By Joice Alves
LONDON -The pound edged lower and was on track for the second consecutive weekly loss versus the dollar with analysts saying data showing Britain's recovery from the pandemic sped up in April slightly undershot market expectations.
Britain's GDP was a record 27.6% higher than a year earlier when the virus was rampant. But economic output remained 3.7% below its level in February 2020, before the pandemic led to lockdown measures.
Against the dollar, sterling was down 0.1% to $1.4163 at 1108 GMT, after falling to a one-month low of $1.4071 on Thursday. It was 0.1% higher also versus the euro at 85.76 pence, at a one week high.
"UK GDP data release this morning, while strong, did not quite meet market expectations. Also, reports that the re-opening of the economy could be delayed beyond June 21 should limit enthusiasm for GBP versus the euro," said Jane Foley, Head of FX Strategy at Rabobank.
England was set to fully lift lockdown restrictions on June 21, helped by a swift vaccine roll-out that has brightened Britain's economic outlook. But with the Delta variant of COVID-19 first detected in India spreading fast, Prime Minister Boris Johnson is expected to decide on Monday whether to delay the reopening.
Sterling was under pressure this week after Britain and the European Union failed to agree on solutions to post-Brexit trade problems in Northern Ireland.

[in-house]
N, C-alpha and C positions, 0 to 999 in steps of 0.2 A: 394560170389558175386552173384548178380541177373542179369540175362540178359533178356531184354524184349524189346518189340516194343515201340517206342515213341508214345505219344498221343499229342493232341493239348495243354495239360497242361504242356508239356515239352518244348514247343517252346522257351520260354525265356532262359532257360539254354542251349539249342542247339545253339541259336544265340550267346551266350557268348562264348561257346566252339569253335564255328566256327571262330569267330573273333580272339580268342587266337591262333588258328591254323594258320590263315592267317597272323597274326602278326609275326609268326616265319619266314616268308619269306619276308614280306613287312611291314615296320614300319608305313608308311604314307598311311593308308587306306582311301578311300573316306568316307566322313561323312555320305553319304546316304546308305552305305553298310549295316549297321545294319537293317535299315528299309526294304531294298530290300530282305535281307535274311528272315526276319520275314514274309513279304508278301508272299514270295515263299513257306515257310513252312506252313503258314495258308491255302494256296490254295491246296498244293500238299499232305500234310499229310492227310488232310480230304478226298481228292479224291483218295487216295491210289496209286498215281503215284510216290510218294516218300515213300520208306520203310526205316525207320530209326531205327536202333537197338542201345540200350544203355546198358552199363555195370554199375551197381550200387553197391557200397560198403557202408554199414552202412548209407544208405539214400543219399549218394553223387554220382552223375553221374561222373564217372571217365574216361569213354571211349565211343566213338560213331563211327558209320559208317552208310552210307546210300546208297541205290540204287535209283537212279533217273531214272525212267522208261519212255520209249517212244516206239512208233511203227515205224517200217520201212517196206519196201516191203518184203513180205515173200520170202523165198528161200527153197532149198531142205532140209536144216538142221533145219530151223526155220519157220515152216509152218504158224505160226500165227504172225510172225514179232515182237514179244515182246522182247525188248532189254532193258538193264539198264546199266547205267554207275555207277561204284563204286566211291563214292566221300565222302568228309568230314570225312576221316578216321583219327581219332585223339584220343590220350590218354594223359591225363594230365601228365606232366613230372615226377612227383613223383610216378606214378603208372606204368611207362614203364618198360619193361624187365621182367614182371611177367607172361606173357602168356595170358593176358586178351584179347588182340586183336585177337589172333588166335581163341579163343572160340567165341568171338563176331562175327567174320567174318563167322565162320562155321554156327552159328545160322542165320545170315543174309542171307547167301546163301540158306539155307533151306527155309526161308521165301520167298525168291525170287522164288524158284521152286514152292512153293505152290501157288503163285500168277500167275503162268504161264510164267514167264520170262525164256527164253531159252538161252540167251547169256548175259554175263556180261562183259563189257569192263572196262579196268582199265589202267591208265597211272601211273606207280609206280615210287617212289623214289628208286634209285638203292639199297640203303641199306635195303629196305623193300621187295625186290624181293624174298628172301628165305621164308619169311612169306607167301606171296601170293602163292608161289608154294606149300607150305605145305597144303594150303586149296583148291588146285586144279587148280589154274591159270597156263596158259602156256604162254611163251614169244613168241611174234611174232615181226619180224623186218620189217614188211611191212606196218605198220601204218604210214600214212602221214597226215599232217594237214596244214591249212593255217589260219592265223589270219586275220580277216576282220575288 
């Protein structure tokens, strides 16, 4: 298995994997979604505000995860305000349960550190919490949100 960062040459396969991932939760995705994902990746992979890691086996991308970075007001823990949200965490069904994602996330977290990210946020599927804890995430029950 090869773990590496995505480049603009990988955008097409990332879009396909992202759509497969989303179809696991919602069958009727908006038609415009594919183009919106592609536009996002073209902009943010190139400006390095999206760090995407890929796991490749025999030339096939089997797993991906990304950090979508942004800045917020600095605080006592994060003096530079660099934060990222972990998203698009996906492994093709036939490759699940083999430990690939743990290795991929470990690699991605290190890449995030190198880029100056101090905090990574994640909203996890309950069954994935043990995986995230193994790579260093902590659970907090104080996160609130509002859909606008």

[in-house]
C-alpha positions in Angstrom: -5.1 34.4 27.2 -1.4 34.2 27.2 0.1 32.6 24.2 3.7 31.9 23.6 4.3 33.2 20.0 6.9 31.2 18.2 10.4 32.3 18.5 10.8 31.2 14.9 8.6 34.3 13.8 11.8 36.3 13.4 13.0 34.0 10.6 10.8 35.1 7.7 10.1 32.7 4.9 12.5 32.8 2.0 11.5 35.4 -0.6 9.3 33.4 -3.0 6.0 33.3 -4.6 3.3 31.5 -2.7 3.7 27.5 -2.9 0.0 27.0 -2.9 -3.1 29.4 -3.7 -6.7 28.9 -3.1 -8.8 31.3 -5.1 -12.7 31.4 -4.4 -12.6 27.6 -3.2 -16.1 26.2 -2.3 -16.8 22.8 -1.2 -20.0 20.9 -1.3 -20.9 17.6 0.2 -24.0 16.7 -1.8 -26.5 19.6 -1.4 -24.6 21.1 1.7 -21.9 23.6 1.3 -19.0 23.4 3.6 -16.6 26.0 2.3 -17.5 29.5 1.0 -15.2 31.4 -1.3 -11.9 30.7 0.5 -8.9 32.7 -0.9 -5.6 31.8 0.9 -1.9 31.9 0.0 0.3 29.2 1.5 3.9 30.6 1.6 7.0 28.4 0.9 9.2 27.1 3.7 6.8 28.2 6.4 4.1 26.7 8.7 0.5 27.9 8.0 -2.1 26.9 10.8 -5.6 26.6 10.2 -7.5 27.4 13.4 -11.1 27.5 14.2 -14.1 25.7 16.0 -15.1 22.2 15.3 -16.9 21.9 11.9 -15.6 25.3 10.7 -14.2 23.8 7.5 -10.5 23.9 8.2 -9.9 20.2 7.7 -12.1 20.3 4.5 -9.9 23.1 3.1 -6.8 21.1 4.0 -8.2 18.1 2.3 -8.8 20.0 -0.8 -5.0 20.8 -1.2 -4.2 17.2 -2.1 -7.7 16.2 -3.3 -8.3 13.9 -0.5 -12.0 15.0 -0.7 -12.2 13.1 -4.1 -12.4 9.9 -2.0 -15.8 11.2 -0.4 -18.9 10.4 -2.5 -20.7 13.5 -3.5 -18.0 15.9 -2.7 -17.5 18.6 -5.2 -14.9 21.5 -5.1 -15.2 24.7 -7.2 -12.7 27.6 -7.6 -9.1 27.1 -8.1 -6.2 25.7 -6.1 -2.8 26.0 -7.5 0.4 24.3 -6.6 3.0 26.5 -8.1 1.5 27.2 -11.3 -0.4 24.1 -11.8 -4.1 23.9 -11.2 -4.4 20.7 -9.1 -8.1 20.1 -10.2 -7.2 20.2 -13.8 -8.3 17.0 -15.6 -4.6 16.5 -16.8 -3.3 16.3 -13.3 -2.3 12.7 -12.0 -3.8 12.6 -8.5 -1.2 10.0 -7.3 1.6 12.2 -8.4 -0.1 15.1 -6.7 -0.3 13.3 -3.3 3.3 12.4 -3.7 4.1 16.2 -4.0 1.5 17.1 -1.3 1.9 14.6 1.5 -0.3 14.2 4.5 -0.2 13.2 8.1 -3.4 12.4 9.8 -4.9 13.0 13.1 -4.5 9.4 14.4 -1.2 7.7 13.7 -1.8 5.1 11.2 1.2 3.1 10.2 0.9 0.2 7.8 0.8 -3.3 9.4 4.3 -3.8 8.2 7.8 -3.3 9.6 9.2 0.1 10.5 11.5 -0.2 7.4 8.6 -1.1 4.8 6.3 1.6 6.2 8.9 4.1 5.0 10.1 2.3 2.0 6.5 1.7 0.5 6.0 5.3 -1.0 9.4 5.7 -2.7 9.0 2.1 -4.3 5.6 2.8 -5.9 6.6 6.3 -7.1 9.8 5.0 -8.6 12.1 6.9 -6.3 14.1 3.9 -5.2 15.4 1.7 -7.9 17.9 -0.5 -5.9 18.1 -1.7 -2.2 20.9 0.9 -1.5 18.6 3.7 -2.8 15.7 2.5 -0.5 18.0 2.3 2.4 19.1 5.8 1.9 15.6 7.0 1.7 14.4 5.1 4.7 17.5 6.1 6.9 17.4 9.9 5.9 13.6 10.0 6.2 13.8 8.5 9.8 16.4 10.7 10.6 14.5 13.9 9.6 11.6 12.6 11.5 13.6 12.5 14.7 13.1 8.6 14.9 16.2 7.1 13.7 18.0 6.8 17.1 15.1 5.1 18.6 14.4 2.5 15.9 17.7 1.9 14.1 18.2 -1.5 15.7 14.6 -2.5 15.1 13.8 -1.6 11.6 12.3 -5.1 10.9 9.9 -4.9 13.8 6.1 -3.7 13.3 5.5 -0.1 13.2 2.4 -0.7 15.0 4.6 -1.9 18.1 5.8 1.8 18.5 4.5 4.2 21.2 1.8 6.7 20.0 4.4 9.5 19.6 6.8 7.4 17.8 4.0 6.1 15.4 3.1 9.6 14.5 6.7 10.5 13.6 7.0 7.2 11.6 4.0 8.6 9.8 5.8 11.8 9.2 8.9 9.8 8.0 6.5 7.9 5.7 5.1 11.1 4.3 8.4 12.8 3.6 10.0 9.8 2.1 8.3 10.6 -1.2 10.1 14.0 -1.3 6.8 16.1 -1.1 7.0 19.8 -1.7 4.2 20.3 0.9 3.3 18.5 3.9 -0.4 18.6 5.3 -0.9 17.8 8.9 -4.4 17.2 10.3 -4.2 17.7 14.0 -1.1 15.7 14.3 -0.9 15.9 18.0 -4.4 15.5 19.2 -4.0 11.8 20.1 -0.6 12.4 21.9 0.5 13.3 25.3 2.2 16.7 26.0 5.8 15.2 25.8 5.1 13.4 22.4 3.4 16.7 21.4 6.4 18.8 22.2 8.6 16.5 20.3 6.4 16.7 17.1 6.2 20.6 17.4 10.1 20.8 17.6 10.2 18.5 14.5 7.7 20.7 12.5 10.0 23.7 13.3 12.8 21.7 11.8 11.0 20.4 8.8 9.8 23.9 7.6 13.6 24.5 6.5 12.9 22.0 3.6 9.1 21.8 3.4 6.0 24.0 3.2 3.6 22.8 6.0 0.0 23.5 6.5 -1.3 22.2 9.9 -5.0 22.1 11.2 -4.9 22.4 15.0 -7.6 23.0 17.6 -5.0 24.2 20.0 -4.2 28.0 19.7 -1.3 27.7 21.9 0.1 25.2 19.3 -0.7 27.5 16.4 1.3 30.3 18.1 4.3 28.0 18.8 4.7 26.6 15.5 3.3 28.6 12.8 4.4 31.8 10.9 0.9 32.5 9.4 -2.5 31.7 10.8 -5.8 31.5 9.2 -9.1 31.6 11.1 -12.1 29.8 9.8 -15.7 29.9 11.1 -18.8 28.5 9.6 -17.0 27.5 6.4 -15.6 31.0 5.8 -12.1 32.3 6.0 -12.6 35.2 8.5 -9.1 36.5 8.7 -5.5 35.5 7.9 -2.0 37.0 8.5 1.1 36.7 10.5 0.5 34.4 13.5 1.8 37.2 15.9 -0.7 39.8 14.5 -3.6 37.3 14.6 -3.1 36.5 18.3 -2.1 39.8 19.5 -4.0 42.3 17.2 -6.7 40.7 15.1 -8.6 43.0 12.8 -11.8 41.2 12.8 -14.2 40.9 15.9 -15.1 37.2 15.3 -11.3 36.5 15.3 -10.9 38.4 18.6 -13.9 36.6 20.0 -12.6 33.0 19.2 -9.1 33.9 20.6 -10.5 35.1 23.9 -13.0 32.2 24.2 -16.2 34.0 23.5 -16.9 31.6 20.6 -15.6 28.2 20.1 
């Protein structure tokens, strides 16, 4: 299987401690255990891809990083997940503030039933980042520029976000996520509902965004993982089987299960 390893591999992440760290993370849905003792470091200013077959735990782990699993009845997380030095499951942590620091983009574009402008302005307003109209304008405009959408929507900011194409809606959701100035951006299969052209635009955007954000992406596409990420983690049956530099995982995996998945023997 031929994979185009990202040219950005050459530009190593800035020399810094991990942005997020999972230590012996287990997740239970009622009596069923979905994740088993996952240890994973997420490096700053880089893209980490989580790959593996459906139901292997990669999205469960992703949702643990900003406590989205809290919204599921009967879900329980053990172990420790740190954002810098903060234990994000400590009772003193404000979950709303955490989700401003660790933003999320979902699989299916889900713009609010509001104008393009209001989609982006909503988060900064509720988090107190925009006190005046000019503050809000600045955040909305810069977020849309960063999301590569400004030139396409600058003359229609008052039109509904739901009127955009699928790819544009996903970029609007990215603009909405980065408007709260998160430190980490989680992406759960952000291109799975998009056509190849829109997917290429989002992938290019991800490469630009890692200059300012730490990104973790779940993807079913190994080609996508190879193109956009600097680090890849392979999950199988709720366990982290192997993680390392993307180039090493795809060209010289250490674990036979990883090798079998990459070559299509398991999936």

It won back a little ground on Thursday as investors expected the Federal Reserve to keep its policy unchanged even after data showed U.S. consumer prices climbed; while the European Central Bank maintained an elevated flow of stimulus as expected.
Sterling has also found some support from U.S. President Joe Biden's key messages to Britain in his first meeting with Johnson, Rabobank's Foley also said.
They "were more about the special relationship between the U.S. and the UK and less about issues related to the N. Ireland protocol," she said.
Biden and Johnson met in Cornwall, southwest England, before the start of the G7 Summit on Friday.
(Reporting by Joice Alves; Editing by Giles Elgood and Emelia Sithole-Matarise)